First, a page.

The best part of watching a show is rooting for your favorite characters to get together, even if they’re the same gender. Especially if they’re the same gender. Sometimes, your favorite pairing seems to have a chance – certain shows are notorious for queerbaiting us into thinking that queer pairings are on the horizon. I’m looking at you, Sherlock.
But at the end of the day, those characters never end up together. They either end up with other straight characters or, if they admit they’re gay, they die.
The problem isn’t that there aren’t shows with lesbian characters. There are some, such as Transparent, How to Get Away with Murder, Sense8, and Orange is the New Black. But in many shows, there are the Designated Queer Characters – you know they’re gay, and their gayness is central to their character development (although straight characters’ straightness is never central to their own character development). They either have failed crushes on straight characters or failed romances with Designated Queer Love Interests, who die. I’m looking at you, Buffy the Vampire Slayer.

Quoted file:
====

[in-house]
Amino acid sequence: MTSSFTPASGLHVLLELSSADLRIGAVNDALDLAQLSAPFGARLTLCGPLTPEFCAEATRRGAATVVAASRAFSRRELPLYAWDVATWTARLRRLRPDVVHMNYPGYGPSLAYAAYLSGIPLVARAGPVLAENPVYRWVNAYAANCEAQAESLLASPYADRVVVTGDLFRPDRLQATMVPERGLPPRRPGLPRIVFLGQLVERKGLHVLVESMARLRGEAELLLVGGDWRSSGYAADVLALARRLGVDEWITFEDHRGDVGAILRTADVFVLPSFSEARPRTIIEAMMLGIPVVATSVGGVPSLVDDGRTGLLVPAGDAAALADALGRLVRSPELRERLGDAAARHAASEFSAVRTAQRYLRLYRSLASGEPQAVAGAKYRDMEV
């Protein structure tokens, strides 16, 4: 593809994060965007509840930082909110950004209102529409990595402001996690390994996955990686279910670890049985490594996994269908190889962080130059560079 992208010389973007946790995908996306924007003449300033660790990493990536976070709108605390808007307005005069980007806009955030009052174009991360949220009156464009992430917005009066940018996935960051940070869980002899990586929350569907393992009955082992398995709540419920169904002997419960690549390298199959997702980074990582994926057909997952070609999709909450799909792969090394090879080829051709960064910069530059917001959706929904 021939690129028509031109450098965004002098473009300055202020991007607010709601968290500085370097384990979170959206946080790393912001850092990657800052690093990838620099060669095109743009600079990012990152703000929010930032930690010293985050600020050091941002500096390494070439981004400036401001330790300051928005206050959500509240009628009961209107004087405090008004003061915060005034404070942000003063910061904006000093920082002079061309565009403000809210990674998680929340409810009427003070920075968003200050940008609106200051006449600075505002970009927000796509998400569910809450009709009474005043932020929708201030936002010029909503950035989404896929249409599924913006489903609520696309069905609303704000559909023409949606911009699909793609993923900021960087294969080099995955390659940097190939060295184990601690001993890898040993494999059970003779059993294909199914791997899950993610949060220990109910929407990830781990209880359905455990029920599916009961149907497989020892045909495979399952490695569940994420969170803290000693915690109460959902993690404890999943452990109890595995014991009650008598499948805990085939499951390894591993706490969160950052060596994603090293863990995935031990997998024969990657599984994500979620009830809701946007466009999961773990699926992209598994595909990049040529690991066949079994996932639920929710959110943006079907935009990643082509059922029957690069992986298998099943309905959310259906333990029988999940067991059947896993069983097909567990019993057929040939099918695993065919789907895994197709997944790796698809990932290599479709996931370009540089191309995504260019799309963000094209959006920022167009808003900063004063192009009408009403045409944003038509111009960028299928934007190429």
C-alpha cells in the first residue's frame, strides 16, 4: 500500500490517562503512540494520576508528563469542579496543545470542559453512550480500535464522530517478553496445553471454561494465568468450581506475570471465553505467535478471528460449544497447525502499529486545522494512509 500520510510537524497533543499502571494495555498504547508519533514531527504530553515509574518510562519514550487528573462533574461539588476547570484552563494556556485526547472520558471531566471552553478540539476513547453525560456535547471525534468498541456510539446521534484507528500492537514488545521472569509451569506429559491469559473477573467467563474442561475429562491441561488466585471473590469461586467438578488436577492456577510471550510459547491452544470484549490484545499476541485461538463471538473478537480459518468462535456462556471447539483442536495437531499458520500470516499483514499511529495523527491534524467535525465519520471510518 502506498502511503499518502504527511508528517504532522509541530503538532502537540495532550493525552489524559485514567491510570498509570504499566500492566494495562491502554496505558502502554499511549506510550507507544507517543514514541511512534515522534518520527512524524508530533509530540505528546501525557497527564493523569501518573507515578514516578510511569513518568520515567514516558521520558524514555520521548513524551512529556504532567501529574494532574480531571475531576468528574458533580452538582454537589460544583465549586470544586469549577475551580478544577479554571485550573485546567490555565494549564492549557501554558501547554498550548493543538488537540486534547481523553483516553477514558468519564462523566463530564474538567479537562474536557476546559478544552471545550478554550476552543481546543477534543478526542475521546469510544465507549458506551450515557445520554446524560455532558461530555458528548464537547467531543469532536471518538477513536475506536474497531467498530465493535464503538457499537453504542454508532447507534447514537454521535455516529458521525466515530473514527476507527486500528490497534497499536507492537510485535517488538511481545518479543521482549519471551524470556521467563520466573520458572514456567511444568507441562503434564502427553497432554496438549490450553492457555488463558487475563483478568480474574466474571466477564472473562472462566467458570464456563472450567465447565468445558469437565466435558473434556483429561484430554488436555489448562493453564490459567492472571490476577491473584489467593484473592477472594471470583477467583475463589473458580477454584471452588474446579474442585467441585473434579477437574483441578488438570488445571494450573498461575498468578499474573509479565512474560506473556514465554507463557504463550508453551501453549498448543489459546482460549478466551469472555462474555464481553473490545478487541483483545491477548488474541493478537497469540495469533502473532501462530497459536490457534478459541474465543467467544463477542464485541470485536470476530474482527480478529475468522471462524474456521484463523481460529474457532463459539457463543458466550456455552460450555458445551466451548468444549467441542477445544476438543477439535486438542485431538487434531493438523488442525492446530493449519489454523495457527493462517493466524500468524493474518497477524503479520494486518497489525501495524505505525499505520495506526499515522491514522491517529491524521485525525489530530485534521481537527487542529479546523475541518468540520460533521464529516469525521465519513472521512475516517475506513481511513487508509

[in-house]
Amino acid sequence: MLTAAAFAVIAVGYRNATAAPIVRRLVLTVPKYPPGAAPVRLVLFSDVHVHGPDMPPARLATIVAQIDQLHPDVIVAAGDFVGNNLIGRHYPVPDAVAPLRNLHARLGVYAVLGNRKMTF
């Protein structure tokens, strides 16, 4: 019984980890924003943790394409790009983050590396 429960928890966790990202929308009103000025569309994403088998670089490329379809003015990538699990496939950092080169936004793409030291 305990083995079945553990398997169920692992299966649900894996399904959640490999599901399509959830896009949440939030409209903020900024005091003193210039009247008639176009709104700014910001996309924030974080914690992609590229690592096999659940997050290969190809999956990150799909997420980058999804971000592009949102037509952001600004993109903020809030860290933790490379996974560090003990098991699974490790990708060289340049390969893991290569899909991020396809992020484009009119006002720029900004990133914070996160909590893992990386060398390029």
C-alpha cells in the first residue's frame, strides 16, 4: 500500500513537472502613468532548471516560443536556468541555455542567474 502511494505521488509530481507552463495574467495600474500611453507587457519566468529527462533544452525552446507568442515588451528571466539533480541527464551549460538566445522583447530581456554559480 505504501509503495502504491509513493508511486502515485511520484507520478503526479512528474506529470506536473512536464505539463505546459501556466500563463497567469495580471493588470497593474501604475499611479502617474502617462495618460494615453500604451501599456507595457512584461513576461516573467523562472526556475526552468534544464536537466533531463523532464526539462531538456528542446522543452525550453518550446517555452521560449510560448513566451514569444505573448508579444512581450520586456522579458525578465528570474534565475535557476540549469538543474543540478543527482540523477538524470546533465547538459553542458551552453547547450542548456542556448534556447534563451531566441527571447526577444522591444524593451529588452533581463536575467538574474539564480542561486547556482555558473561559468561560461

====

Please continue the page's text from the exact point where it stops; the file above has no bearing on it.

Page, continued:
But in real life, people’s sexual identities aren’t always straight lines. They’re fluid. Straight people have gay crushes. Gay people have straight crushes. Straight people have gay experiences but continue to identify as straight. Gay people have straight experiences and continue to identify as gay or queer or bisexual. People experiment with polyamory and threesomes and open relationships.
Similarly, TV shows depict gender as being very static. You are either a Masculine Woman, Feminine Woman, Masculine Man or Feminine Man. If you’re transgender, you automatically become the stereotype that corresponds to your gender. But in real life, many people are a little more nonbinary. Sometimes butch women have days they feel like being more feminine, for no reason. Sometimes cisgender people feel like dressing androgynously.
So what needs to change? TV shows should just make sexual and gender queerness a normal part of life and stop acting like sexuality and gender identity are neat boxes.Characters should be able to experiment bisexually, even if they realize they are straight, and have bisexual feelings, even if they don’t act on them. And if a show is using characters as queerbait, then those characters should actually get together – or at least stand a real chance.
Some shows do this well. On Steven Universe, characters are masculine and feminine and androgynous, and many switch back and forth; for example, the main character, Steven, sees nothing wrong with wearing a skirt. When a character has a crush on someone, it doesn’t matter whether the crush is male or female. Similarly, on Black Sails, characters experiment with bisexuality, polyamory, and homosexuality however they see fit. It’s refreshing.
Hopefully, more shows will realize the fluidity of sexuality and gender. Until then, I’ll continue to daydream.
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